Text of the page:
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Catheter Cardiovasc Interv. 2009 Oct 1;74(4):550-4. doi: 10.1002/ccd.22066.

Radial versus femoral approach for high-speed rotational atherectomy.

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  • 1Department of Cardiology, Western Infirmary, Glasgow G11 6NT, Scotland.



The aim of this study was to compare in-hospital outcomes for patients undergoing high-speed rotational atherectomy (HSRA) via the radial and femoral route.


Transradial access is often avoided for HSRA because of concern over limitations on guide catheter size. No studies have compared a radial and femoral approach for HSRA.


This is a retrospective comparison of in-hospital outcomes for 151 consecutive patients (75 radial, 76 femoral) undergoing HSRA.


Significantly smaller diameter guide catheters (6.3 +/- 0.5 Fr vs. 7.1 +/- 0.8 Fr, P < 0.001) and burrs (1.6 +/- 0.2 mm vs. 1.7 +/- 0.2 mm, P = 0.02) were used in the radial compared with the femoral group. Procedural success (93.3% vs. 94.7%, P = 0.75), procedure time (108.7 +/- 30.5 min vs. 112.8 +/- 35.0 min, P = 0.45), and patient radiation exposure (12125 +/- 8373 vs. 12118 +/- 7831 cGy cm(2), P = 1.00) were similar in radial and femoral groups. There was a trend in favor of radial artery access for major access site bleeding complications (0.0% vs. 5.3%, P = 0.12). The incidence of in-hospital death or myocardial infarction was low in both groups.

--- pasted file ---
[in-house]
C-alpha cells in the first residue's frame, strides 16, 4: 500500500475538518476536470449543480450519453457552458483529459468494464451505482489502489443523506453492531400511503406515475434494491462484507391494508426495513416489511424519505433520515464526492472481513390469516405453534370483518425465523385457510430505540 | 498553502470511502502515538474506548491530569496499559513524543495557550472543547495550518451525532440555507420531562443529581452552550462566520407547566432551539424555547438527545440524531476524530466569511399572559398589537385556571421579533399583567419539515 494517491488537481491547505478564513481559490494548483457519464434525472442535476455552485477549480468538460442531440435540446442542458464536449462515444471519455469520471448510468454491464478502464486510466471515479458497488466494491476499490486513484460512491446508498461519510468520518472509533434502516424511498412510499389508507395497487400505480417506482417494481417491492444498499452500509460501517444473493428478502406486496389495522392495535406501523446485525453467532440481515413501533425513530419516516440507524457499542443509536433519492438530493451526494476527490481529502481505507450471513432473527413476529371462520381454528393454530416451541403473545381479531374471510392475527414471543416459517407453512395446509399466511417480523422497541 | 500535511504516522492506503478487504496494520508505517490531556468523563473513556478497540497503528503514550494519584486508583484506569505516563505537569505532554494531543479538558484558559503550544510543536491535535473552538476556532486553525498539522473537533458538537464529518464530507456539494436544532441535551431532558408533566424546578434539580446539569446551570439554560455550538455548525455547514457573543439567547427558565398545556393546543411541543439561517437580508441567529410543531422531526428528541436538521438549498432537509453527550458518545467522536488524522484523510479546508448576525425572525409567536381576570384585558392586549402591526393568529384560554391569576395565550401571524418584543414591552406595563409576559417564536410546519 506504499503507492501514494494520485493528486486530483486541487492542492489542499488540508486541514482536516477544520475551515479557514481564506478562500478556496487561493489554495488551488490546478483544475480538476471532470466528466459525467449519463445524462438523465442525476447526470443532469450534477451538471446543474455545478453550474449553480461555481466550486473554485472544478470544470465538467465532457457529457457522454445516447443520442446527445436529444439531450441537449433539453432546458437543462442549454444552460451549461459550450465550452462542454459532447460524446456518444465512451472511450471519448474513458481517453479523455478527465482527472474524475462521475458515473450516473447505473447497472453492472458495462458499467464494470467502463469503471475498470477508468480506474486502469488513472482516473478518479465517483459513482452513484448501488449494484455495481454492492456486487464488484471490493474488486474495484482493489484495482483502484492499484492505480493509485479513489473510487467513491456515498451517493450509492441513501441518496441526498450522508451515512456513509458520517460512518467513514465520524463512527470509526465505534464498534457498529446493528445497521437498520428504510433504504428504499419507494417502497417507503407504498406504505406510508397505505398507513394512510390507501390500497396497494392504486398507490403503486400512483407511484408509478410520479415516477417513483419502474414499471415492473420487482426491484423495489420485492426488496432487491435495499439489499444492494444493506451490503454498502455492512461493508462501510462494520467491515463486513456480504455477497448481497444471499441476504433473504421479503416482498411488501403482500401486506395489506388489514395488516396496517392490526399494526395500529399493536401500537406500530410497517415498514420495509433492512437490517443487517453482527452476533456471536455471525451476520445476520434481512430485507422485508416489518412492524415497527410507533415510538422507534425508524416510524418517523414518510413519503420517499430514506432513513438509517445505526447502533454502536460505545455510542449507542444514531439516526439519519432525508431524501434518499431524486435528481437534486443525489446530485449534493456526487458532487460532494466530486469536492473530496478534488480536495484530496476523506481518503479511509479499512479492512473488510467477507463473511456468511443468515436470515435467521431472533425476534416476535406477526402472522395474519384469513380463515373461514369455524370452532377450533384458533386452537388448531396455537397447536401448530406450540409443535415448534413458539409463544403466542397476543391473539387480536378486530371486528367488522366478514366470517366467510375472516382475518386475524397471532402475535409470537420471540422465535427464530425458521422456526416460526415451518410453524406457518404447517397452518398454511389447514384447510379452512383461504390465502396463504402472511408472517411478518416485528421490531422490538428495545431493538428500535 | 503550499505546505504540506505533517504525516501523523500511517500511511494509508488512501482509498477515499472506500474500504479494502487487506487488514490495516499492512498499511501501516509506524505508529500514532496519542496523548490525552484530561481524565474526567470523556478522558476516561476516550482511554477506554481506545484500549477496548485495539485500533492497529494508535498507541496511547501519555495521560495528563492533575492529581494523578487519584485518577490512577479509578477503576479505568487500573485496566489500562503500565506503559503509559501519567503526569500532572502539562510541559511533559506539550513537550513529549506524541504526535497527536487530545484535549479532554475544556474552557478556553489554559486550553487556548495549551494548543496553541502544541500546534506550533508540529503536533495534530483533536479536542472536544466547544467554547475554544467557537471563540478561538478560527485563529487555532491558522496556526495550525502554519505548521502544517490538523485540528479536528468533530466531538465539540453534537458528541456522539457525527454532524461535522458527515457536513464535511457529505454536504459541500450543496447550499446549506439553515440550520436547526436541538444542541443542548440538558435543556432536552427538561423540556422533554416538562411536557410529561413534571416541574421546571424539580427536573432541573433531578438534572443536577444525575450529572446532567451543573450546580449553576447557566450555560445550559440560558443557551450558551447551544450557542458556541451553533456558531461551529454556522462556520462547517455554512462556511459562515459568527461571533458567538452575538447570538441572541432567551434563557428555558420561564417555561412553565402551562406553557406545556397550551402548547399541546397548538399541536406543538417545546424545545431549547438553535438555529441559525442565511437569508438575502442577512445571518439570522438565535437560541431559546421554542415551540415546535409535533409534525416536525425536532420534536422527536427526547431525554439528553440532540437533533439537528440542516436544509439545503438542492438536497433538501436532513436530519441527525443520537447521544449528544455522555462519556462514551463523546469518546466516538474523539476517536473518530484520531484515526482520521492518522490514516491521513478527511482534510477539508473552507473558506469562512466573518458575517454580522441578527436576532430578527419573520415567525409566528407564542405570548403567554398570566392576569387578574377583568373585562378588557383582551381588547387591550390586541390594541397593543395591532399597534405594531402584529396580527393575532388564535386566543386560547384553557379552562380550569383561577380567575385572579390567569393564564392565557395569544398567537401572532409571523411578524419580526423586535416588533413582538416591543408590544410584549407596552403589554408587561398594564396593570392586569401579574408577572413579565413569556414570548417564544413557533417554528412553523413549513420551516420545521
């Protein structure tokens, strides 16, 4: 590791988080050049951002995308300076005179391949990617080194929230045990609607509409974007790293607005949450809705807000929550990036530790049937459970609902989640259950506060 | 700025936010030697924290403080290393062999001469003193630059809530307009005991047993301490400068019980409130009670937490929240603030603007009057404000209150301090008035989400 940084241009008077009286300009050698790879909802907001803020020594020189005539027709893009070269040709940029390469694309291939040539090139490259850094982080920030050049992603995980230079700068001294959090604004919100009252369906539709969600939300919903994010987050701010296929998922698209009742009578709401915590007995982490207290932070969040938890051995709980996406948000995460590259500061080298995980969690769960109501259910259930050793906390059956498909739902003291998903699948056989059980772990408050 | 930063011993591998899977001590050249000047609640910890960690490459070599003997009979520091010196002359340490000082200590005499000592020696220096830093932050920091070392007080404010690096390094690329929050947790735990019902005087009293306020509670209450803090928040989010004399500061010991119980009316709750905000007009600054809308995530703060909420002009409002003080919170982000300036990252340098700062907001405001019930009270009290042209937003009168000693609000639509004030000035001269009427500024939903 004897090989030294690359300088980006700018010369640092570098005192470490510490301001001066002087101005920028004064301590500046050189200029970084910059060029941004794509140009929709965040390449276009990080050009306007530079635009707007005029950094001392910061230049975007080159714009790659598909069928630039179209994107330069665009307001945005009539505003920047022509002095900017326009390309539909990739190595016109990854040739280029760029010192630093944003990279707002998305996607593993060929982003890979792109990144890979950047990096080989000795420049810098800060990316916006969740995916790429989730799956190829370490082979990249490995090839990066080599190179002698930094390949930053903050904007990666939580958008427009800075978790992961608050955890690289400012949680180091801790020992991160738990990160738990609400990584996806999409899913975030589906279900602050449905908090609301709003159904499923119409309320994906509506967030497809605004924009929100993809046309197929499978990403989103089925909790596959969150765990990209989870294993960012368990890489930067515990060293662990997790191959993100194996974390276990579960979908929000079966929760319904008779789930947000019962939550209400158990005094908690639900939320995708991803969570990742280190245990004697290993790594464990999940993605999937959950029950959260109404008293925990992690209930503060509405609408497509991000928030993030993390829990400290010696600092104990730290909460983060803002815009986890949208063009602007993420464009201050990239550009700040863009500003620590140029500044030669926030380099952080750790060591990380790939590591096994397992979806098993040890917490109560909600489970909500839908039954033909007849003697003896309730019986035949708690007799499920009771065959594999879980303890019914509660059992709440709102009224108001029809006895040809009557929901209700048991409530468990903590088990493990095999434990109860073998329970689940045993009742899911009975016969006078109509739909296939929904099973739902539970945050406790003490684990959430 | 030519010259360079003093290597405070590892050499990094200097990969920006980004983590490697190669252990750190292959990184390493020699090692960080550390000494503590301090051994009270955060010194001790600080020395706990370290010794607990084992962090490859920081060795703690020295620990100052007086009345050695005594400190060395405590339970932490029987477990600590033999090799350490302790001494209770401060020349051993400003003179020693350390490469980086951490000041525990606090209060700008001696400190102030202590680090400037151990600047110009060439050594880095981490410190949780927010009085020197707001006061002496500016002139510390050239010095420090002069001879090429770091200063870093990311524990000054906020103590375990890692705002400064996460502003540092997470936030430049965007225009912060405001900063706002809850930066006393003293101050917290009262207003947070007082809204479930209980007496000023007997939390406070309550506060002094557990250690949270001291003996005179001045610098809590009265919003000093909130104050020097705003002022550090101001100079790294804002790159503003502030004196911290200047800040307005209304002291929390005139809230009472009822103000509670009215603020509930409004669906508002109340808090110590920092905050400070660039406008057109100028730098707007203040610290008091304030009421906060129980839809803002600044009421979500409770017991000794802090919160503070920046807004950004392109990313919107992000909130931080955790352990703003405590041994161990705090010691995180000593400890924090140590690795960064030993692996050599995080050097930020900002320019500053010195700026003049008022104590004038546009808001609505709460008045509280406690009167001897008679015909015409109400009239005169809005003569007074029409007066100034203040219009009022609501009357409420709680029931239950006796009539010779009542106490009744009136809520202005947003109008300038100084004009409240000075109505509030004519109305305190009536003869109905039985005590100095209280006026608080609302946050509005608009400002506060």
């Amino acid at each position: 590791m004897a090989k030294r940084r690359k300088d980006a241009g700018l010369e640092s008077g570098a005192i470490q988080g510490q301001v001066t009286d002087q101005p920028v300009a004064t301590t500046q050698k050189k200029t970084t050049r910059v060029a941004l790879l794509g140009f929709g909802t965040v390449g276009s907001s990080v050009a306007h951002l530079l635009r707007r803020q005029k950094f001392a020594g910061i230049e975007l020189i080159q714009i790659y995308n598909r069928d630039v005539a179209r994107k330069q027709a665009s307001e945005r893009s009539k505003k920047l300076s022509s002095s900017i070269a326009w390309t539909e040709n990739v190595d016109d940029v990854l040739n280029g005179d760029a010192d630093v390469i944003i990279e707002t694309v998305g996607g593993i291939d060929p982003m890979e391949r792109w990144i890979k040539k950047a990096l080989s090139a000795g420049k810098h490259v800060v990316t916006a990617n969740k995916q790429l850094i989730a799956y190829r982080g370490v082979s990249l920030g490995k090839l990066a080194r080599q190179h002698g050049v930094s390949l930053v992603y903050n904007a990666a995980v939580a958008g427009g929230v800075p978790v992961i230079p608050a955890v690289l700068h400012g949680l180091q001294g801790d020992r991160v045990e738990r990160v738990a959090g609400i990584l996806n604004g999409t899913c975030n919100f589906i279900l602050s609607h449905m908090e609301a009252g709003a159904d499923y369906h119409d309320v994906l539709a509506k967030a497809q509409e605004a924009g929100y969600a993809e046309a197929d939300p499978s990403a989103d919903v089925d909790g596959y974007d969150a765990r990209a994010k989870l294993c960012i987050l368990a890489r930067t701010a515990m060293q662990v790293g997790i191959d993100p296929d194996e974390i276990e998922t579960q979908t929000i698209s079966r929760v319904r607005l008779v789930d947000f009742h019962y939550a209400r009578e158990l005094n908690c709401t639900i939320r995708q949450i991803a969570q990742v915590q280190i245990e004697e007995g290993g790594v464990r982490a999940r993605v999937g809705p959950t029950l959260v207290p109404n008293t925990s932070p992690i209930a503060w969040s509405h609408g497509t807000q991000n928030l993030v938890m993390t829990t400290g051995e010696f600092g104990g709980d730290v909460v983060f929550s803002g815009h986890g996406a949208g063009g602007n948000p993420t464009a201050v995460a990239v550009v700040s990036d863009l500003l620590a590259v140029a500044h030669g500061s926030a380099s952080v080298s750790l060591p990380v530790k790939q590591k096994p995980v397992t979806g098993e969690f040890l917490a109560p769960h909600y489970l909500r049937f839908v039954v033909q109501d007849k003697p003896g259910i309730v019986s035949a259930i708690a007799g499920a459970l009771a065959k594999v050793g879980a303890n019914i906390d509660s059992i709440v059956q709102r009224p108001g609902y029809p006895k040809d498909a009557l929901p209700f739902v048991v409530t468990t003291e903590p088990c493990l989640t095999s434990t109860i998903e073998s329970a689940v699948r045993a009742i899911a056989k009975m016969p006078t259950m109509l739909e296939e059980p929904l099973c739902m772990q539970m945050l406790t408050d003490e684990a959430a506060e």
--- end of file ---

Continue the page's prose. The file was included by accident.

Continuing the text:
This study shows that radial artery access is a feasible, safe, and effective approach for HSRA. Overall complication rates are low and radial access may be associated with a lower risk of major bleeding complications compared with a femoral approach.

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